Regardless of emotions concerning the pace of development, the implementation of ACE is a foregone conclusion and it will not be abandoned, says Coppersmith: “While much work remains to be done, CBP has recently started to show good progress and has adopted essentially all of the recommendations for functional development outlined in the NCBFAA White Papers. It’s time for our industry to support that development.”

Coppersmith adds that as more firms become involved in ACE processing they’ll be able to enjoy more competitive advantages. “CBP has recently announced that the new ‘simplified entry release’ functionality will only be available to ACE filers,” he says. “ACE also provides better data integrity for ACE reports for both customs brokers and their customers.”

For this reason, Coppersmith believes that additional broker live-testing is critical to fully debug the ACE functionality that brokers will be using this year. Coppersmith is calling on NCBFAA members to start testing in ACE in order to be ready when multi-modal cargo release becomes functional this year. “Experiment by choosing a single client for filing entries in ACE,” he says. “The resulting increase in utilization and experience will allow members to make meaningful suggestions for better ACE development.”

Balanced advice
Suzanne Richer, president of Customs & Trade Solutions, Inc., a consulting firm specializing in international trade and cargo security, advises global
shippers to get “their houses in order” by hiring and training the right people right off the bat. “With so many companies hoping to export their way to prosperity, it’s vital that they find the staff capable of such ambition,” she says. “Export laws are very complicated, and if laws are violated, the penalties can be severe.”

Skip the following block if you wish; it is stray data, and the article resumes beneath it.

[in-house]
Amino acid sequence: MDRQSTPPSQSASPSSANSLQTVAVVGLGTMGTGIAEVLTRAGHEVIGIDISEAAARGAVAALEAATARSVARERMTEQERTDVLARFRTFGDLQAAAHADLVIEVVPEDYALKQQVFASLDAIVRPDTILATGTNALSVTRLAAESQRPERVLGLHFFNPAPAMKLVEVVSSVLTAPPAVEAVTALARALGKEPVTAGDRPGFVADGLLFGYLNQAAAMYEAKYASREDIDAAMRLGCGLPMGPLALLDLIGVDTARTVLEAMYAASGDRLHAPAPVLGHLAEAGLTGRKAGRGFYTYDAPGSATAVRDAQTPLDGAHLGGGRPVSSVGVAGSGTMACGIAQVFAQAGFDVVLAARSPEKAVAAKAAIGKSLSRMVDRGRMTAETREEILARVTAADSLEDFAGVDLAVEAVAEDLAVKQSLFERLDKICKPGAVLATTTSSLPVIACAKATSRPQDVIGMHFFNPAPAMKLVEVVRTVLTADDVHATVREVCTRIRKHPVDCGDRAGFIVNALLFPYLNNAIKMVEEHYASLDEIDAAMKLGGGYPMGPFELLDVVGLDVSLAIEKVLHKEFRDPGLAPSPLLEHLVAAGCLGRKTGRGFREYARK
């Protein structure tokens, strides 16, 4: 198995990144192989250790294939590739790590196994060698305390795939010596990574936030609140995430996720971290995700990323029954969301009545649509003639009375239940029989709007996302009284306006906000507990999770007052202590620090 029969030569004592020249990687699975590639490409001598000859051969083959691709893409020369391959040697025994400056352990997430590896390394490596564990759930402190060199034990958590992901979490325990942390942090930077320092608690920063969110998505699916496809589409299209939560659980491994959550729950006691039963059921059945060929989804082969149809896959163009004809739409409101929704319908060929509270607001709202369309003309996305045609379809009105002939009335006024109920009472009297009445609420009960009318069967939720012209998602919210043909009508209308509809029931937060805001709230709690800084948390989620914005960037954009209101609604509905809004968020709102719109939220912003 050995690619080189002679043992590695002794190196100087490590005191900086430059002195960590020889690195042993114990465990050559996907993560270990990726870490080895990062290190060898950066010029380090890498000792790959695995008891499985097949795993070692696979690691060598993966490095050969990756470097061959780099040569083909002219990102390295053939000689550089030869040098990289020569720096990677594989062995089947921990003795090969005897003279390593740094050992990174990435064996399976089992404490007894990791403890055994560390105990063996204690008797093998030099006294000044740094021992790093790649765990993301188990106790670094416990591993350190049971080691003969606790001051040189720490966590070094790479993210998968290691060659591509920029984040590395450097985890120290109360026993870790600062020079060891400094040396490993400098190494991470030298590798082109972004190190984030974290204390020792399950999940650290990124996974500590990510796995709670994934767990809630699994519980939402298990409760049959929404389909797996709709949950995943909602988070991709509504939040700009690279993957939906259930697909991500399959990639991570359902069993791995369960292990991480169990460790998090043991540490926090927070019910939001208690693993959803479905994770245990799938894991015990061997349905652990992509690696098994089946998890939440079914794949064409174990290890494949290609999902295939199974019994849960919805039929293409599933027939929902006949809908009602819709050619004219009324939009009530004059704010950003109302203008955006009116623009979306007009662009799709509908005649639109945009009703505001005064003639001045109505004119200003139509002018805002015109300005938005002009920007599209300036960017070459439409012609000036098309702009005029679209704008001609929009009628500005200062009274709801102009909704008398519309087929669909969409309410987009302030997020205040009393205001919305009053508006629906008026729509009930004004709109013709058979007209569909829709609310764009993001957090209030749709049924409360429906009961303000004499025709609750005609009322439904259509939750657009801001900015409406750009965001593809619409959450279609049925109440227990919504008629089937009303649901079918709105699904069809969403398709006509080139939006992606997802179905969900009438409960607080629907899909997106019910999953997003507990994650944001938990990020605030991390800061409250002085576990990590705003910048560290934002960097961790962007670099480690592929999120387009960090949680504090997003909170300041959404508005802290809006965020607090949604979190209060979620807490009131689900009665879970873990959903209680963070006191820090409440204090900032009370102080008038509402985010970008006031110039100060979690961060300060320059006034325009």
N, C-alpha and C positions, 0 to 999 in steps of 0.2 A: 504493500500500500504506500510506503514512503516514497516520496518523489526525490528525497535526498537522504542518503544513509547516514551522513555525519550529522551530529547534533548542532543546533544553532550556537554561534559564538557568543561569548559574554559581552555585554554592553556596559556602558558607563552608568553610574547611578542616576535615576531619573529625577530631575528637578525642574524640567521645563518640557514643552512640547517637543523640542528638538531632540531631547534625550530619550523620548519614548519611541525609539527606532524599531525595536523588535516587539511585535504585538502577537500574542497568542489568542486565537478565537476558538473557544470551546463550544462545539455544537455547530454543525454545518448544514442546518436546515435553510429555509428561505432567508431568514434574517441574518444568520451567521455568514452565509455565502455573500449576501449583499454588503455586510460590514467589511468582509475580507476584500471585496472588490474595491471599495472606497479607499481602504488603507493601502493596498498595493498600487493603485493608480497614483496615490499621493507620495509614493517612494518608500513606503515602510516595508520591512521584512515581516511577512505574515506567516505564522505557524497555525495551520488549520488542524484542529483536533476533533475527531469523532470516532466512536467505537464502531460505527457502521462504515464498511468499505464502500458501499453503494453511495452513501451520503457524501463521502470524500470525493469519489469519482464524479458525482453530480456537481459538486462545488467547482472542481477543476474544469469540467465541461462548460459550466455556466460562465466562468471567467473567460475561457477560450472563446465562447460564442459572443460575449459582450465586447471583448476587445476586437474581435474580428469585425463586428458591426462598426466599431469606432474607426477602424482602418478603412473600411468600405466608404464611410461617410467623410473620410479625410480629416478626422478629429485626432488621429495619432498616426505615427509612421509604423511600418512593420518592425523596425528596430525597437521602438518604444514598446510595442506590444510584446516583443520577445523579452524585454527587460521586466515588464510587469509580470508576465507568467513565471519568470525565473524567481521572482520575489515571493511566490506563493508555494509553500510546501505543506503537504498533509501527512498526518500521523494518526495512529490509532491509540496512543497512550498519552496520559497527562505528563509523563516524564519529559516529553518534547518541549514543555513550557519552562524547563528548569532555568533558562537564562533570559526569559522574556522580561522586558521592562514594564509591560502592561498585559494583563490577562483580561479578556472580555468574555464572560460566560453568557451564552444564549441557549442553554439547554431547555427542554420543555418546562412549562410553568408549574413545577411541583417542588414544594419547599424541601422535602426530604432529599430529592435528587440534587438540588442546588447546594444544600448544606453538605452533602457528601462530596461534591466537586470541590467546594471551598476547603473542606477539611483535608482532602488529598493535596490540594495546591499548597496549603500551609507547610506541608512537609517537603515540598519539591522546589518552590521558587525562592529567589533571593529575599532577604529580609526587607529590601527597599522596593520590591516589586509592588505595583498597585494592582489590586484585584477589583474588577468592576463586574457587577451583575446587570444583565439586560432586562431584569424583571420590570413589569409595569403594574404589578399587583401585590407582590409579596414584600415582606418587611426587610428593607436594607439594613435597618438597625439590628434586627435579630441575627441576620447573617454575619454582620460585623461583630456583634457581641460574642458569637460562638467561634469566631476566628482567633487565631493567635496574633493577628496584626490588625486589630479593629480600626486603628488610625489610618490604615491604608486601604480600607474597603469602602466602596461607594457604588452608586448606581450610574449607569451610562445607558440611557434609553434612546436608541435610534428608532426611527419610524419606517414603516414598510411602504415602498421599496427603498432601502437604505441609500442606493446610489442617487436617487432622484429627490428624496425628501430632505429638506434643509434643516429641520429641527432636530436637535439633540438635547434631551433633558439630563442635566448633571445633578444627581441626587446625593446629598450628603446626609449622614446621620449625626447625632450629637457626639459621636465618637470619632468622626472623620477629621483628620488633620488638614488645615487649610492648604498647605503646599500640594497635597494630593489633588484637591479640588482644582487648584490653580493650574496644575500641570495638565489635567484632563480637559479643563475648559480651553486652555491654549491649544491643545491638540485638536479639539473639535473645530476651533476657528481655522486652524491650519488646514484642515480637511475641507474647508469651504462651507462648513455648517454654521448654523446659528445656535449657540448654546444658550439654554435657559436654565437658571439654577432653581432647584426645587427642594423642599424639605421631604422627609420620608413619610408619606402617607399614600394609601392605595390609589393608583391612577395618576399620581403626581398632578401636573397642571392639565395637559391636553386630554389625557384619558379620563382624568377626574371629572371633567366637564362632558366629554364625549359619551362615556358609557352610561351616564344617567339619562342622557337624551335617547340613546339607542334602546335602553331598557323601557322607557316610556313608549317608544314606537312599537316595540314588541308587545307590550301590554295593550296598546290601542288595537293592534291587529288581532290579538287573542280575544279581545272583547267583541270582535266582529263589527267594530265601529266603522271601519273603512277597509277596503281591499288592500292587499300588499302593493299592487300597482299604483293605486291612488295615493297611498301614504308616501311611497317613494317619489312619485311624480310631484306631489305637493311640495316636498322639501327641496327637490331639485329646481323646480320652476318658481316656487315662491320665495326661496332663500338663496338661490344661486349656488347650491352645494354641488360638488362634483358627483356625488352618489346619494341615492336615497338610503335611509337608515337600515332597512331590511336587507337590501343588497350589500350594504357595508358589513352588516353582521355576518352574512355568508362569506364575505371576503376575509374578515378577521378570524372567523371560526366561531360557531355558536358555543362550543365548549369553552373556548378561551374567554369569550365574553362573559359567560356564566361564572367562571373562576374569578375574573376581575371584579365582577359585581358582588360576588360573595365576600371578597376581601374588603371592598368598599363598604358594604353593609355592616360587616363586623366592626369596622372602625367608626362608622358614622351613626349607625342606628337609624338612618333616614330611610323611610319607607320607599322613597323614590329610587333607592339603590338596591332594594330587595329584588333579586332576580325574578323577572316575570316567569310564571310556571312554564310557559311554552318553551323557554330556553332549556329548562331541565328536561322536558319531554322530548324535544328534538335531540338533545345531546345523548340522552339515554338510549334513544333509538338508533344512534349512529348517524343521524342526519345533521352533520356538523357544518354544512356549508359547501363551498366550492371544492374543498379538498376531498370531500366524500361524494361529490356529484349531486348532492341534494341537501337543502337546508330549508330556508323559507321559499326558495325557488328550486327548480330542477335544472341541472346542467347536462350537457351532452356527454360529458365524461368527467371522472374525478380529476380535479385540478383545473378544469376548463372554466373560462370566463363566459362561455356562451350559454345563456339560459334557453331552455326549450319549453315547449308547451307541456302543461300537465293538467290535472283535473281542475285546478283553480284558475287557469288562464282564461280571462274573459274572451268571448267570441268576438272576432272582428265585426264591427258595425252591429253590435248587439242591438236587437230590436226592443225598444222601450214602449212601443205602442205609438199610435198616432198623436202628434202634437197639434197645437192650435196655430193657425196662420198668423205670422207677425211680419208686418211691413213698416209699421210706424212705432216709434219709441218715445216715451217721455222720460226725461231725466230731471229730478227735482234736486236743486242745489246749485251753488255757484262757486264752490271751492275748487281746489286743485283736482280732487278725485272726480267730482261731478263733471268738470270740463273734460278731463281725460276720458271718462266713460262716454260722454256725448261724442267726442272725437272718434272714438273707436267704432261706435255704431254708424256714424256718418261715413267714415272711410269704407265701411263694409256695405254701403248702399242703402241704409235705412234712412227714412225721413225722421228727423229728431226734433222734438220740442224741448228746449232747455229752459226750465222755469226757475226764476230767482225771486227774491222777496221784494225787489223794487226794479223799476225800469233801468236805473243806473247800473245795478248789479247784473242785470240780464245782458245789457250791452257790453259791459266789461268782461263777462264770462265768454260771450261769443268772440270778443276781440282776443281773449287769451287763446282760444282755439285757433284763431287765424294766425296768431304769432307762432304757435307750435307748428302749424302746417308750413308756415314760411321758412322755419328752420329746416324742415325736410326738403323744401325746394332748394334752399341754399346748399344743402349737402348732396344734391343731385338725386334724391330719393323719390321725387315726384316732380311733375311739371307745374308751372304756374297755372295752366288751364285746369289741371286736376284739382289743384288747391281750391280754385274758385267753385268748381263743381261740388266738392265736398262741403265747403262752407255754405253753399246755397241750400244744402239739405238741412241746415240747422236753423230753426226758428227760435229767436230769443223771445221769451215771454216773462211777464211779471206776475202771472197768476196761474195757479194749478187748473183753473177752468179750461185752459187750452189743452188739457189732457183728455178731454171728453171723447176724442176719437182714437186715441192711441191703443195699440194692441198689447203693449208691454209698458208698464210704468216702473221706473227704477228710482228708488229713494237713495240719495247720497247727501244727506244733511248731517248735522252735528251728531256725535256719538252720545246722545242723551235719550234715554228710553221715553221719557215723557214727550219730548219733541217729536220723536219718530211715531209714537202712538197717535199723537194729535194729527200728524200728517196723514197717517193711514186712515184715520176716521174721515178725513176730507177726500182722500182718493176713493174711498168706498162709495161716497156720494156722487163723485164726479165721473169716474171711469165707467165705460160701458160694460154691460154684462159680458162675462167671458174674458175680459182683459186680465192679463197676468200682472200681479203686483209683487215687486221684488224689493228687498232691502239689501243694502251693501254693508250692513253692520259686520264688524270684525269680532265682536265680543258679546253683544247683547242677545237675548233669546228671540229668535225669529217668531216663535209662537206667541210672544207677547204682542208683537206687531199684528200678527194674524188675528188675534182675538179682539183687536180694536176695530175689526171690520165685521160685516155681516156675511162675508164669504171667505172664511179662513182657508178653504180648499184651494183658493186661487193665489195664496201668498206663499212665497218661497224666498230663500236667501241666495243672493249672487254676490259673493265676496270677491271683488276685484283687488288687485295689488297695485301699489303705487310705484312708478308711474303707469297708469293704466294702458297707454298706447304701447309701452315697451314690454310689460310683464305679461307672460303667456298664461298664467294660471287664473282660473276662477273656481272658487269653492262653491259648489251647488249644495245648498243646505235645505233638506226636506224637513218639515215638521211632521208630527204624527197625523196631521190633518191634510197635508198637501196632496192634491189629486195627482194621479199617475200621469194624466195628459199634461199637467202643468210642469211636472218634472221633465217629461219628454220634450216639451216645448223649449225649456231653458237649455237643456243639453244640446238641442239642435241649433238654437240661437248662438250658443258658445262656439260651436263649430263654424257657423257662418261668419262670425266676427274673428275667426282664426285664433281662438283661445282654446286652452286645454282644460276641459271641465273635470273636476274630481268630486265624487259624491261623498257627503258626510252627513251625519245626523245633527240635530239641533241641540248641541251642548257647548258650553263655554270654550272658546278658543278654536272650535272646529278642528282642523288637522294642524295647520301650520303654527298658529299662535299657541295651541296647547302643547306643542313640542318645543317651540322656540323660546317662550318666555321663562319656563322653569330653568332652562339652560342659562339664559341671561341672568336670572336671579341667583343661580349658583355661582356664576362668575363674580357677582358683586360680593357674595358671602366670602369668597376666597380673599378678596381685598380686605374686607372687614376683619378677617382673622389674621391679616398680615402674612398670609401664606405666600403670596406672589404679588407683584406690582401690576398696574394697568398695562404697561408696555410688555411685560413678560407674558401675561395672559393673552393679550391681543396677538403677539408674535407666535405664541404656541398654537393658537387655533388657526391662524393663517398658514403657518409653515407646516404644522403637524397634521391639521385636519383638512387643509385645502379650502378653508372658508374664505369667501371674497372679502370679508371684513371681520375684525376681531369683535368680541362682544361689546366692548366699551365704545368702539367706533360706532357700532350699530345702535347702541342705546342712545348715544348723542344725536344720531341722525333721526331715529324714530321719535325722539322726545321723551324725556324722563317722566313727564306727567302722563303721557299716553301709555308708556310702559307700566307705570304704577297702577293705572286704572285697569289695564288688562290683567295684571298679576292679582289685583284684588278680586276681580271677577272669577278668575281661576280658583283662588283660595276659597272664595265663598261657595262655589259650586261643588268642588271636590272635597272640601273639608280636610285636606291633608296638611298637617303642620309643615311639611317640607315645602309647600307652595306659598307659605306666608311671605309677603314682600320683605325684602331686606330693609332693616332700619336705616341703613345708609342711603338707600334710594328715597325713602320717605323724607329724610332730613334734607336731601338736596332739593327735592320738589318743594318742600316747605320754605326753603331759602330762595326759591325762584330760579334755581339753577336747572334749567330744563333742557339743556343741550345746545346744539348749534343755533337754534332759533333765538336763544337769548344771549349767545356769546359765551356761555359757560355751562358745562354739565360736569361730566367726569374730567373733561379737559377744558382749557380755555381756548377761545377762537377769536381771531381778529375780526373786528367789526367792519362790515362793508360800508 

She notes that the new trade agreements mean that a new level of expertise will be required to negotiate International Commercial Terms, or Incoterms. These are a series of international sales terms widely used throughout the world that define monetary transaction and role responsibilities for both sides of the international trading transaction.

The purpose of standardized Incoterms is to determine export and import clearance responsibilities, who owns the risk for the condition of the products at each stage in the transport process, and who is responsible for paying what. “But the trouble is that many shippers don’t have the right person in place to deal with these details,” says Richer. “Downsizing during the recession meant that workers had to share responsibilities; and, unfortunately, that put some unqualified people in compliance positions where they could create a lot of problems for the company.”

Dan Herbert, vice president of Trade Tech, Inc., a cloud-based software provider for forwarders, agrees, noting that Customs procedures will become even more complicated for cross-border transactions in the future. “Canada will be creating an Importer Security Filing (ISF) equivalent in late 2012, mirroring what our government agencies are doing this year,” he says.

Herbert, a former executive with APL, says that the Federal Maritime Commission will be adding new wrinkles of its own when it comes to compliance procedures in the EU and Asia. “There will be more rules enacted to provide supply chain transparency,” he says. “Will this be a challenge for exporters lacking the internal expertise required for compliance? You bet it will.”

Not surprisingly, Herbert believes that “cloud computing” and other web-based solutions will mitigate the learning curve and help shippers currently struggling with a reduced work force.

Kewill, a provider of high-tech compliance tools, works with shippers like Kintetsu’s Zima to do more with less, as well. “And it’s about time,” Zima says. “For years we’ve been like the ‘boy who cried wolf’ regarding ACE and other regulations. Now the wolf is really at the door, and we’ve got to get up to speed as fast as we can.” 

About the Author

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Patrick Burnson
Executive Editor

Patrick Burnson is executive editor for Logistics Management and Supply Chain Management Review magazines and web sites. Patrick is a widely-published writer and editor who has spent most of his career covering international trade, global logistics, and supply chain management. He lives and works in San Francisco, providing readers with a Pacific Rim perspective on industry trends and forecasts. You can reach him directly at .(JavaScript must be enabled to view this email address).